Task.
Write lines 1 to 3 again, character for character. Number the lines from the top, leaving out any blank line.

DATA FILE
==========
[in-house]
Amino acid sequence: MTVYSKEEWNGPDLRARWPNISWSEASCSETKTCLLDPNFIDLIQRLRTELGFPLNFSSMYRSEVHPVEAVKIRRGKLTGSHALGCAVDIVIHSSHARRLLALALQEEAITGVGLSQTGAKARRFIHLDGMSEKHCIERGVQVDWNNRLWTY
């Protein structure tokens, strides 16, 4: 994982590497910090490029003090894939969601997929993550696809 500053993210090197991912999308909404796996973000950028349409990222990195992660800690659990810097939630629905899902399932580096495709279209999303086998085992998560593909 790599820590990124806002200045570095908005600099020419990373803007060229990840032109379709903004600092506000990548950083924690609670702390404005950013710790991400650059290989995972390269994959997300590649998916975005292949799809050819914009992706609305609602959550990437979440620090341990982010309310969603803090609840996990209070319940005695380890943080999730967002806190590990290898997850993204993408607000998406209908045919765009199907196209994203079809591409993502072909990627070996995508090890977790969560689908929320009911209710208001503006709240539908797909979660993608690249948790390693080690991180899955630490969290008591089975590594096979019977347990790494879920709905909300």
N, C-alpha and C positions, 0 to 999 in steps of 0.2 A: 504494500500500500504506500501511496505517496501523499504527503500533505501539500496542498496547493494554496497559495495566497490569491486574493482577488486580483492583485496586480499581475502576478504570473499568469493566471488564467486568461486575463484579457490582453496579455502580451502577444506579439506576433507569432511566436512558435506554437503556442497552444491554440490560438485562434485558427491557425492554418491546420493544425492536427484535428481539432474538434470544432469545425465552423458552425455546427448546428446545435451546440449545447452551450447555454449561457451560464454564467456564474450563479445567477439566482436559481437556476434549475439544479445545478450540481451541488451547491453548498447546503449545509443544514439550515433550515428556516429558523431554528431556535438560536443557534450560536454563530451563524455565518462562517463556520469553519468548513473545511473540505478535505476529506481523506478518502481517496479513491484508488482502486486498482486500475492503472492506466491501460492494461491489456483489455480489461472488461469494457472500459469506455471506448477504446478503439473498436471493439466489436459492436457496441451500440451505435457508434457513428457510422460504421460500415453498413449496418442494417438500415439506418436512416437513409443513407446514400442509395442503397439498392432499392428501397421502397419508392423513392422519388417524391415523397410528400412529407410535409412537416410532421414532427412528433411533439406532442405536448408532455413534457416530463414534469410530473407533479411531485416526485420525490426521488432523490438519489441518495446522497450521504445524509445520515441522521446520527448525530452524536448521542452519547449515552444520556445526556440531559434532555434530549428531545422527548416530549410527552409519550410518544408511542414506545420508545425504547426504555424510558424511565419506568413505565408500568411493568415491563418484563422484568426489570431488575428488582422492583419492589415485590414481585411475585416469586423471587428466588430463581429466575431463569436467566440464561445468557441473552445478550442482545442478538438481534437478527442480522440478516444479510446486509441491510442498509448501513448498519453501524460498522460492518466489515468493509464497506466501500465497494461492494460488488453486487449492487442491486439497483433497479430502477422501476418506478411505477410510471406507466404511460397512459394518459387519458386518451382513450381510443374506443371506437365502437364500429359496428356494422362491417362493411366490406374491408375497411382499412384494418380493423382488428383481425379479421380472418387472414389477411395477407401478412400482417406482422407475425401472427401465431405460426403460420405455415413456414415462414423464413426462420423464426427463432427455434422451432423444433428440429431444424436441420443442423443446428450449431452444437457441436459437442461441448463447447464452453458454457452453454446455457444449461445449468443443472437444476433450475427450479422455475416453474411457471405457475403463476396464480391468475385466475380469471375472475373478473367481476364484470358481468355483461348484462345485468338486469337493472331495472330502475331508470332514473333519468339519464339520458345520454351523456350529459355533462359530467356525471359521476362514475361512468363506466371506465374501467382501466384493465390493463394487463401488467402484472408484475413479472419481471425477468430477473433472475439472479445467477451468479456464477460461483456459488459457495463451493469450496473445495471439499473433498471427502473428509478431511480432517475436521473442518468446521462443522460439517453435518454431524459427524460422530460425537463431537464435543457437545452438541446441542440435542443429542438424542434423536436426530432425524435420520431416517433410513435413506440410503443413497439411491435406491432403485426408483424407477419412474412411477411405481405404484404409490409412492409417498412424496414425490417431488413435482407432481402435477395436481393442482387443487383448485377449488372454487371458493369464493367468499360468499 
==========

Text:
[in-house]
Amino acid sequence: MTVYSKEEWNGPDLRARWPNISWSEASCSETKTCLLDPNFIDLIQRLRTELGFPLNFSSMYRSEVHPVEAVKIRRGKLTGSHALGCAVDIVIHSSHARRLLALALQEEAITGVGLSQTGAKARRFIHLDGMSEKHCIERGVQVDWNNRLWTY
């Protein structure tokens, strides 16, 4: 994982590497910090490029003090894939969601997929993550696809 500053993210090197991912999308909404796996973000950028349409990222990195992660800690659990810097939630629905899902399932580096495709279209999303086998085992998560593909 790599820590990124806002200045570095908005600099020419990373803007060229990840032109379709903004600092506000990548950083924690609670702390404005950013710790991400650059290989995972390269994959997300590649998916975005292949799809050819914009992706609305609602959550990437979440620090341990982010309310969603803090609840996990209070319940005695380890943080999730967002806190590990290898997850993204993408607000998406209908045919765009199907196209994203079809591409993502072909990627070996995508090890977790969560689908929320009911209710208001503006709240539908797909979660993608690249948790390693080690991180899955630490969290008591089975590594096979019977347990790494879920709905909300």